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Tour of the Alps: Pozzovivo expecting big gaps on Pampeago finish

Domenico Pozzovivo (Bahrain-Merida).

Domenico Pozzovivo (Bahrain-Merida). (Image credit: Tim de Waele/

Following the first tentative blows in the battle for the overall classification, the Tour of the Alps moves to stage 2 and its one and only summit finish at the Alpe di Pampeago.

The Pampeago is a climb that Domenico Pozzovivo knows well, having won on it in 2010 - when the race was still known as the Giro del Trentino - and he is hoping to shine on it once again. The 35-year-old believes that it will also force some definitive cracks between the GC contenders.

The ascent is the third of three classified climbs during stage 2 and averages close to 10 per cent over its 7.7 kilometres. It saves its toughest gradients for the second half with a maximum slope of 15 per cent. It has also featured in the Giro d'Italia on multiple occasions with Marco Pantani and Pavel Tonkov among those who have tasted victory on the climb.

"I hope that I will have good legs. I've already won on this finish so if I feel good then I will try something," Pozzovivo told Cyclingnews. "It is a very steep climb. It is one of the steepest in the region. I think in the last four kilometres then we will see a big difference between the contenders in the general classification."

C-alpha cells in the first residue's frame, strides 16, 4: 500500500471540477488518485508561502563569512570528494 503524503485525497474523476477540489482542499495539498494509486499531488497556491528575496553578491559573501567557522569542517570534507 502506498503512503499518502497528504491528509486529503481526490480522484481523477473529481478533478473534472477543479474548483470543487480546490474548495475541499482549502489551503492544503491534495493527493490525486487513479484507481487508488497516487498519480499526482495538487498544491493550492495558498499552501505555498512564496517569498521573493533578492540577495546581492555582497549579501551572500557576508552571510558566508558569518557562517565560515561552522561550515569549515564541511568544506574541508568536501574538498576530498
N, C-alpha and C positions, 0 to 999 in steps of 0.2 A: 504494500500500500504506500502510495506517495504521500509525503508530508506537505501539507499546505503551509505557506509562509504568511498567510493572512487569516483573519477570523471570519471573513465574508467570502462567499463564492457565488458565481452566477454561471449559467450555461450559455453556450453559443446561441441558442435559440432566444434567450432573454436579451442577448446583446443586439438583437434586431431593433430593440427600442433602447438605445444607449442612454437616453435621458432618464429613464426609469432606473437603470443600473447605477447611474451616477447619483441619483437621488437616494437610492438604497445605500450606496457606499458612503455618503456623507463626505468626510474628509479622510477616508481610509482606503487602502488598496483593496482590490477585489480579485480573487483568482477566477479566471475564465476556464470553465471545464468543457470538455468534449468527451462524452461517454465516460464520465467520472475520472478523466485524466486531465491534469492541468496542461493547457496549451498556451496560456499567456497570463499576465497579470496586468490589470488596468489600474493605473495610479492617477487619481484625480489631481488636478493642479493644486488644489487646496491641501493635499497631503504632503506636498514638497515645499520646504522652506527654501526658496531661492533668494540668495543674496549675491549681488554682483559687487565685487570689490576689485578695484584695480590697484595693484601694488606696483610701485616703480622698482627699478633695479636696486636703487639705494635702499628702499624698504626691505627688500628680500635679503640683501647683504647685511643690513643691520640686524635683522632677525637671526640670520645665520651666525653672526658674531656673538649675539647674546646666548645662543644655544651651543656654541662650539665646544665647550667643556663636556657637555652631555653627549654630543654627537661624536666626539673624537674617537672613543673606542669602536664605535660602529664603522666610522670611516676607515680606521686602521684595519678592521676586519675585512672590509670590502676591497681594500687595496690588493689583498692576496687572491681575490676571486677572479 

There will be plenty to play for on stage 2 with most of the general classification riders crossing the line within a few seconds of each other. Pozzovivo sits just 20 seconds back from stage 1 winner and current leader Pello Bilbao. He was one of just three riders that were able to react to an attack from pre-race favourite Chris Froome but says that the Serrada climb was not a full representation of how the others are going.

"It was a long climb, not too steep, but the pace was quite hard from the start. At the finish, when Froome attacked, I tried to follow his wheel and I was in pretty good condition," Pozzovivo said. "In the final, I knew that it wasn't so suited to me but I raced in the wheel and it is good for me to be on the same time. For tomorrow, I think it is better for me.

"The battle was really over the last kilometres of the climb so we couldn't see quite well what the condition of the other GC guys was. I think that tomorrow will be a different climb. It's very steep and I think that it will be tomorrow that we will see the real condition of the GC riders."

Pozzovivo has been away from racing since he finished 14th overall at Tirreno-Adriatico last month. With his major goal of the Giro d'Italia only a few weeks away, the Italian is happy to get the legs spinning once again.

"It has been 40 days that I haven't been racing and so it is a good way to come back and go towards the Giro."

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Born in Ireland to a cycling family and later moved to the Isle of Man, so there was no surprise when I got into the sport. Studied sports journalism at university before going on to do a Masters in sports broadcast. After university I spent three months interning at Eurosport, where I covered the Tour de France. In 2012 I started at Procycling Magazine, before becoming the deputy editor of Procycling Week. I then joined Cyclingnews, in December 2013.